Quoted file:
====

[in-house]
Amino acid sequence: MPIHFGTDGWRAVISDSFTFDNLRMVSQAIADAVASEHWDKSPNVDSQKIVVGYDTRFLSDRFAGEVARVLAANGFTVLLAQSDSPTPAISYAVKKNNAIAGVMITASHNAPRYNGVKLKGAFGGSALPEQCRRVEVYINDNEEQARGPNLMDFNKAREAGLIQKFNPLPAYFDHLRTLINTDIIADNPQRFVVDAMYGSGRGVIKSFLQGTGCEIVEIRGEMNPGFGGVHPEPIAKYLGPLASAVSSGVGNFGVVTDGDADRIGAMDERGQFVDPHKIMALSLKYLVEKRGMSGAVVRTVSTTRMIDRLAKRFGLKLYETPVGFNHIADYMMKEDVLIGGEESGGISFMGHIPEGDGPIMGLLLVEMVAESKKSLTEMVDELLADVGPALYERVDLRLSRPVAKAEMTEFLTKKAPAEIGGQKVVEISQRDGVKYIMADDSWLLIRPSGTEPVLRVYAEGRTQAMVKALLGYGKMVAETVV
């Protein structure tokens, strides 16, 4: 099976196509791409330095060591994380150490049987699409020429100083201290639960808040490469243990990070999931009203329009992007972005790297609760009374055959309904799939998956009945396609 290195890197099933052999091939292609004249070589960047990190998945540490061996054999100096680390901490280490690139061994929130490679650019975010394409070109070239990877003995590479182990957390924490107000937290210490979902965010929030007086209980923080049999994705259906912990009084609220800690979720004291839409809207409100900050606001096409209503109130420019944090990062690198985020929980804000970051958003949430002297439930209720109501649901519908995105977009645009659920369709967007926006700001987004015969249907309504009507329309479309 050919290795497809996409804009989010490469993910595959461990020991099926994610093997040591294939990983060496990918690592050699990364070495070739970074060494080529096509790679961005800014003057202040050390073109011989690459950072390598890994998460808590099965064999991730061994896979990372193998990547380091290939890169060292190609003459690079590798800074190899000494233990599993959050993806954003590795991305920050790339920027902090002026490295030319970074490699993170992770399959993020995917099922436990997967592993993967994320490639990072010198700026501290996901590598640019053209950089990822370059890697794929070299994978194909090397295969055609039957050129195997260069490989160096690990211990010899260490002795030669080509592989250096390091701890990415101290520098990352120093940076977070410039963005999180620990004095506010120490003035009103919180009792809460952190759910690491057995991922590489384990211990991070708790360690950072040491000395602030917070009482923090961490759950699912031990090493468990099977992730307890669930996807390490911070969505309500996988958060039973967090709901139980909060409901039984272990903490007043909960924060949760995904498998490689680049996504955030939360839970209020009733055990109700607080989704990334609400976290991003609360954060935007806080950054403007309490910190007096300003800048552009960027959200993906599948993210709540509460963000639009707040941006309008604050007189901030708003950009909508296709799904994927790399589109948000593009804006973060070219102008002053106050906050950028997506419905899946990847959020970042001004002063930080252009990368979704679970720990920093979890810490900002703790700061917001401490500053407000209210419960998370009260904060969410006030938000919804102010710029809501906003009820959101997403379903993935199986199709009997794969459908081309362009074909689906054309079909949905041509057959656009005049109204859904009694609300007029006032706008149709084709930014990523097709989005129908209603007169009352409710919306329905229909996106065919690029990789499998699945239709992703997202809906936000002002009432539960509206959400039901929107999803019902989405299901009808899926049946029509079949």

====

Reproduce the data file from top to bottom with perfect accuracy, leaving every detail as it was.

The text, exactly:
[in-house]
Amino acid sequence: MPIHFGTDGWRAVISDSFTFDNLRMVSQAIADAVASEHWDKSPNVDSQKIVVGYDTRFLSDRFAGEVARVLAANGFTVLLAQSDSPTPAISYAVKKNNAIAGVMITASHNAPRYNGVKLKGAFGGSALPEQCRRVEVYINDNEEQARGPNLMDFNKAREAGLIQKFNPLPAYFDHLRTLINTDIIADNPQRFVVDAMYGSGRGVIKSFLQGTGCEIVEIRGEMNPGFGGVHPEPIAKYLGPLASAVSSGVGNFGVVTDGDADRIGAMDERGQFVDPHKIMALSLKYLVEKRGMSGAVVRTVSTTRMIDRLAKRFGLKLYETPVGFNHIADYMMKEDVLIGGEESGGISFMGHIPEGDGPIMGLLLVEMVAESKKSLTEMVDELLADVGPALYERVDLRLSRPVAKAEMTEFLTKKAPAEIGGQKVVEISQRDGVKYIMADDSWLLIRPSGTEPVLRVYAEGRTQAMVKALLGYGKMVAETVV
């Protein structure tokens, strides 16, 4: 099976196509791409330095060591994380150490049987699409020429100083201290639960808040490469243990990070999931009203329009992007972005790297609760009374055959309904799939998956009945396609 290195890197099933052999091939292609004249070589960047990190998945540490061996054999100096680390901490280490690139061994929130490679650019975010394409070109070239990877003995590479182990957390924490107000937290210490979902965010929030007086209980923080049999994705259906912990009084609220800690979720004291839409809207409100900050606001096409209503109130420019944090990062690198985020929980804000970051958003949430002297439930209720109501649901519908995105977009645009659920369709967007926006700001987004015969249907309504009507329309479309 050919290795497809996409804009989010490469993910595959461990020991099926994610093997040591294939990983060496990918690592050699990364070495070739970074060494080529096509790679961005800014003057202040050390073109011989690459950072390598890994998460808590099965064999991730061994896979990372193998990547380091290939890169060292190609003459690079590798800074190899000494233990599993959050993806954003590795991305920050790339920027902090002026490295030319970074490699993170992770399959993020995917099922436990997967592993993967994320490639990072010198700026501290996901590598640019053209950089990822370059890697794929070299994978194909090397295969055609039957050129195997260069490989160096690990211990010899260490002795030669080509592989250096390091701890990415101290520098990352120093940076977070410039963005999180620990004095506010120490003035009103919180009792809460952190759910690491057995991922590489384990211990991070708790360690950072040491000395602030917070009482923090961490759950699912031990090493468990099977992730307890669930996807390490911070969505309500996988958060039973967090709901139980909060409901039984272990903490007043909960924060949760995904498998490689680049996504955030939360839970209020009733055990109700607080989704990334609400976290991003609360954060935007806080950054403007309490910190007096300003800048552009960027959200993906599948993210709540509460963000639009707040941006309008604050007189901030708003950009909508296709799904994927790399589109948000593009804006973060070219102008002053106050906050950028997506419905899946990847959020970042001004002063930080252009990368979704679970720990920093979890810490900002703790700061917001401490500053407000209210419960998370009260904060969410006030938000919804102010710029809501906003009820959101997403379903993935199986199709009997794969459908081309362009074909689906054309079909949905041509057959656009005049109204859904009694609300007029006032706008149709084709930014990523097709989005129908209603007169009352409710919306329905229909996106065919690029990789499998699945239709992703997202809906936000002002009432539960509206959400039901929107999803019902989405299901009808899926049946029509079949």